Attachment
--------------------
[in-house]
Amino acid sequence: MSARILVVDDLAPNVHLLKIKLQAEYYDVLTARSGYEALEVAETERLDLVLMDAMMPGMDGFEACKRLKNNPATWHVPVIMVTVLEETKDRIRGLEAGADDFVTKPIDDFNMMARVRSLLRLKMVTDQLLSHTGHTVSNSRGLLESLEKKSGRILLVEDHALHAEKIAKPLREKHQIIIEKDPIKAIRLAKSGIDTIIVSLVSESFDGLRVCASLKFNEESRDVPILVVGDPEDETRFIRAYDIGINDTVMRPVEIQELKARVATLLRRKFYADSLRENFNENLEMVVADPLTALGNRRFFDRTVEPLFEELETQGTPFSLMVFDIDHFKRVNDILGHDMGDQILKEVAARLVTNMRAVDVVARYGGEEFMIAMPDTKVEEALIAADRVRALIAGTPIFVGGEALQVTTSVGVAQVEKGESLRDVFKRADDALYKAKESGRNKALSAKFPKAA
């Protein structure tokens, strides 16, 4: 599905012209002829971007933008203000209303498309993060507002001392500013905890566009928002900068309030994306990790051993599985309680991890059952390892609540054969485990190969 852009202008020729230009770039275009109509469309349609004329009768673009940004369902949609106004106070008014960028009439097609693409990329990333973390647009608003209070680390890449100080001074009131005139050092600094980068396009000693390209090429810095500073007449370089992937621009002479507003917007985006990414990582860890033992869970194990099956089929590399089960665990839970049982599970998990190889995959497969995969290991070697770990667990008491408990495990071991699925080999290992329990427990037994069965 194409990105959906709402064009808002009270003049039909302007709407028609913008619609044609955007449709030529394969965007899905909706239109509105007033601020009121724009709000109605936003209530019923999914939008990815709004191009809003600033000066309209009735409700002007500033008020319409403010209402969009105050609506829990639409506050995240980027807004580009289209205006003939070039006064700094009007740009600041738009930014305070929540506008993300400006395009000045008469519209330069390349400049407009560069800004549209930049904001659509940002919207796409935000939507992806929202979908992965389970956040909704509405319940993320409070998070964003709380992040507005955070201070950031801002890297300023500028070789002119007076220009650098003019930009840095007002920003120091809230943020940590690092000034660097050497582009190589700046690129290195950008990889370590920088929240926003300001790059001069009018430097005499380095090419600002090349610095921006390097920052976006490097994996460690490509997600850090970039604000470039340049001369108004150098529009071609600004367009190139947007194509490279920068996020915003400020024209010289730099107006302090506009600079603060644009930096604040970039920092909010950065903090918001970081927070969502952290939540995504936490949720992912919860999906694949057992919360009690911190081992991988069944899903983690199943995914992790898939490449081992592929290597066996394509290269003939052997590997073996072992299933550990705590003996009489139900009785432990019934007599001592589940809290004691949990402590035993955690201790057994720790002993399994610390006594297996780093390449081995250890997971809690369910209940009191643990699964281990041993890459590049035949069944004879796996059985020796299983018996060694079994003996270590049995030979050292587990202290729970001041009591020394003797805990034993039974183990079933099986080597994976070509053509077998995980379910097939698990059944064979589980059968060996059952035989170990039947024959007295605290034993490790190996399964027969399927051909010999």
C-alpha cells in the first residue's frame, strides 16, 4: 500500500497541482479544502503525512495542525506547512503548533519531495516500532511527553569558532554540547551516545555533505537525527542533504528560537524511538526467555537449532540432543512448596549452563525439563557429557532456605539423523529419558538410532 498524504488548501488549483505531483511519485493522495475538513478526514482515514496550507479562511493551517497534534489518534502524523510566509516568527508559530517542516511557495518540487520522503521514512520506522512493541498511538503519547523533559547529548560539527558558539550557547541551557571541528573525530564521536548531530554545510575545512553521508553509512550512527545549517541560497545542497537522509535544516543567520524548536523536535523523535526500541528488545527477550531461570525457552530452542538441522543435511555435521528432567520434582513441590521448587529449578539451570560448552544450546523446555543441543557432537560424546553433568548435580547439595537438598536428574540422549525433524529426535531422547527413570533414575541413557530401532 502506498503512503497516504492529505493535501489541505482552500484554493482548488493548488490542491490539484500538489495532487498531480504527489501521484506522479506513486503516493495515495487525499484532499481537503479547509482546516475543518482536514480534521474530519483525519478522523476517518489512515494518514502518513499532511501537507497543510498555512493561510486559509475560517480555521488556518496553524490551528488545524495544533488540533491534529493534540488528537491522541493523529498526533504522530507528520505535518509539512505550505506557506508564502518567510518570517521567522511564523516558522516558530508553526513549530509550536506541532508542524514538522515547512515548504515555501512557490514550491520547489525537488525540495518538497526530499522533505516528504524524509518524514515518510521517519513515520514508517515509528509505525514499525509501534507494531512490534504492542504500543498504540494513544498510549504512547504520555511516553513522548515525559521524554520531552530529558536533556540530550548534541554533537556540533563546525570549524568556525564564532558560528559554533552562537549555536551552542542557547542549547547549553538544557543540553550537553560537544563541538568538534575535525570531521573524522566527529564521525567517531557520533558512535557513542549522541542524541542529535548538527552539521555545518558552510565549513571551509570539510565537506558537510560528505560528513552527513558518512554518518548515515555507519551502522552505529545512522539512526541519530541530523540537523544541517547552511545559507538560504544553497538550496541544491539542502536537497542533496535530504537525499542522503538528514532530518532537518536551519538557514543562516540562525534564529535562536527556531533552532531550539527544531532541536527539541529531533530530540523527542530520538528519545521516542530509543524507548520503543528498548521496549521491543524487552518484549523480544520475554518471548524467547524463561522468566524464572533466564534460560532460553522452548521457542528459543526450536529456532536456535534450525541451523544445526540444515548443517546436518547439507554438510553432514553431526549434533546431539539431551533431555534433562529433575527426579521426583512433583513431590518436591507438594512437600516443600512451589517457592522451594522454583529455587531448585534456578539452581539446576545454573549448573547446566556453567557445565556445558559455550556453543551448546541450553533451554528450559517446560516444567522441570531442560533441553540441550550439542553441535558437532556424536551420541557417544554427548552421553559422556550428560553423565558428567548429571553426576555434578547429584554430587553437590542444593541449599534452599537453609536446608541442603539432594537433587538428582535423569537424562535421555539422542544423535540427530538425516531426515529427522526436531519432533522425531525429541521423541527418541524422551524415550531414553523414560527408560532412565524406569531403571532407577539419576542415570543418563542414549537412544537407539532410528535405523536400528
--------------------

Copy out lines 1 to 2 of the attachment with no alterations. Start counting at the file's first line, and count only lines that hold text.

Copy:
[in-house]
Amino acid sequence: MSARILVVDDLAPNVHLLKIKLQAEYYDVLTARSGYEALEVAETERLDLVLMDAMMPGMDGFEACKRLKNNPATWHVPVIMVTVLEETKDRIRGLEAGADDFVTKPIDDFNMMARVRSLLRLKMVTDQLLSHTGHTVSNSRGLLESLEKKSGRILLVEDHALHAEKIAKPLREKHQIIIEKDPIKAIRLAKSGIDTIIVSLVSESFDGLRVCASLKFNEESRDVPILVVGDPEDETRFIRAYDIGINDTVMRPVEIQELKARVATLLRRKFYADSLRENFNENLEMVVADPLTALGNRRFFDRTVEPLFEELETQGTPFSLMVFDIDHFKRVNDILGHDMGDQILKEVAARLVTNMRAVDVVARYGGEEFMIAMPDTKVEEALIAADRVRALIAGTPIFVGGEALQVTTSVGVAQVEKGESLRDVFKRADDALYKAKESGRNKALSAKFPKAA